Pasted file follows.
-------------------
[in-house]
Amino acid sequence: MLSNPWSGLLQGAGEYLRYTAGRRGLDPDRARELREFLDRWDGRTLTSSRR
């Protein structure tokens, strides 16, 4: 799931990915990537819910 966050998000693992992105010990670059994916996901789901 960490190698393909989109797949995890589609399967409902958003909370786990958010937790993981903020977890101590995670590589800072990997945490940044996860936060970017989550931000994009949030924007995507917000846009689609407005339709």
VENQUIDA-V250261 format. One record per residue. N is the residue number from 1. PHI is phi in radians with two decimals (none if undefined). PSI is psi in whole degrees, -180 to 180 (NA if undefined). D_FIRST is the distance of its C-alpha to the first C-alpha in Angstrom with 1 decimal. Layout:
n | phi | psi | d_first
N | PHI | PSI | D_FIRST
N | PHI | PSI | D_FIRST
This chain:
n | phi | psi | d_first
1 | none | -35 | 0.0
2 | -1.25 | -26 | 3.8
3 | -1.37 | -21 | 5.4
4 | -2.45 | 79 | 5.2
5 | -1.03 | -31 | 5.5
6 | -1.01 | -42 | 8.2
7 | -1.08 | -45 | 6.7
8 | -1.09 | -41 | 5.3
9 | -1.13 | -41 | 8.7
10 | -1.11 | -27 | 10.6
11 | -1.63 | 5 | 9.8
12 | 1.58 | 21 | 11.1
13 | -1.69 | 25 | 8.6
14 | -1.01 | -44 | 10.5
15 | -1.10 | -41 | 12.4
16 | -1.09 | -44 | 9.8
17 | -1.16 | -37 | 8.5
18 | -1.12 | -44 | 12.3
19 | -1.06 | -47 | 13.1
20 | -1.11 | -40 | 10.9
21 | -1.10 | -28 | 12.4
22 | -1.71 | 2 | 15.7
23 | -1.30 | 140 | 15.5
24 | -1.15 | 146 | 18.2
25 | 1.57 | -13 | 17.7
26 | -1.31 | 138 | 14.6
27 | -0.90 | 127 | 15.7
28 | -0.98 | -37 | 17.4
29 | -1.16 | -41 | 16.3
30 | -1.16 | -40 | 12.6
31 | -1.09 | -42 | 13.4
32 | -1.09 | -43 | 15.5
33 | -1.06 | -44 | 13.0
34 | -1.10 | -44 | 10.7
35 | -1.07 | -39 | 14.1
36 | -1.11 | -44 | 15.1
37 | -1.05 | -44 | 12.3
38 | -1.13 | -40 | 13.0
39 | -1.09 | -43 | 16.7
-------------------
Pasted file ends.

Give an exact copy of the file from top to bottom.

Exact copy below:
[in-house]
Amino acid sequence: MLSNPWSGLLQGAGEYLRYTAGRRGLDPDRARELREFLDRWDGRTLTSSRR
């Protein structure tokens, strides 16, 4: 799931990915990537819910 966050998000693992992105010990670059994916996901789901 960490190698393909989109797949995890589609399967409902958003909370786990958010937790993981903020977890101590995670590589800072990997945490940044996860936060970017989550931000994009949030924007995507917000846009689609407005339709």
VENQUIDA-V250261 format. One record per residue. N is the residue number from 1. PHI is phi in radians with two decimals (none if undefined). PSI is psi in whole degrees, -180 to 180 (NA if undefined). D_FIRST is the distance of its C-alpha to the first C-alpha in Angstrom with 1 decimal. Layout:
n | phi | psi | d_first
N | PHI | PSI | D_FIRST
N | PHI | PSI | D_FIRST
This chain:
n | phi | psi | d_first
1 | none | -35 | 0.0
2 | -1.25 | -26 | 3.8
3 | -1.37 | -21 | 5.4
4 | -2.45 | 79 | 5.2
5 | -1.03 | -31 | 5.5
6 | -1.01 | -42 | 8.2
7 | -1.08 | -45 | 6.7
8 | -1.09 | -41 | 5.3
9 | -1.13 | -41 | 8.7
10 | -1.11 | -27 | 10.6
11 | -1.63 | 5 | 9.8
12 | 1.58 | 21 | 11.1
13 | -1.69 | 25 | 8.6
14 | -1.01 | -44 | 10.5
15 | -1.10 | -41 | 12.4
16 | -1.09 | -44 | 9.8
17 | -1.16 | -37 | 8.5
18 | -1.12 | -44 | 12.3
19 | -1.06 | -47 | 13.1
20 | -1.11 | -40 | 10.9
21 | -1.10 | -28 | 12.4
22 | -1.71 | 2 | 15.7
23 | -1.30 | 140 | 15.5
24 | -1.15 | 146 | 18.2
25 | 1.57 | -13 | 17.7
26 | -1.31 | 138 | 14.6
27 | -0.90 | 127 | 15.7
28 | -0.98 | -37 | 17.4
29 | -1.16 | -41 | 16.3
30 | -1.16 | -40 | 12.6
31 | -1.09 | -42 | 13.4
32 | -1.09 | -43 | 15.5
33 | -1.06 | -44 | 13.0
34 | -1.10 | -44 | 10.7
35 | -1.07 | -39 | 14.1
36 | -1.11 | -44 | 15.1
37 | -1.05 | -44 | 12.3
38 | -1.13 | -40 | 13.0
39 | -1.09 | -43 | 16.7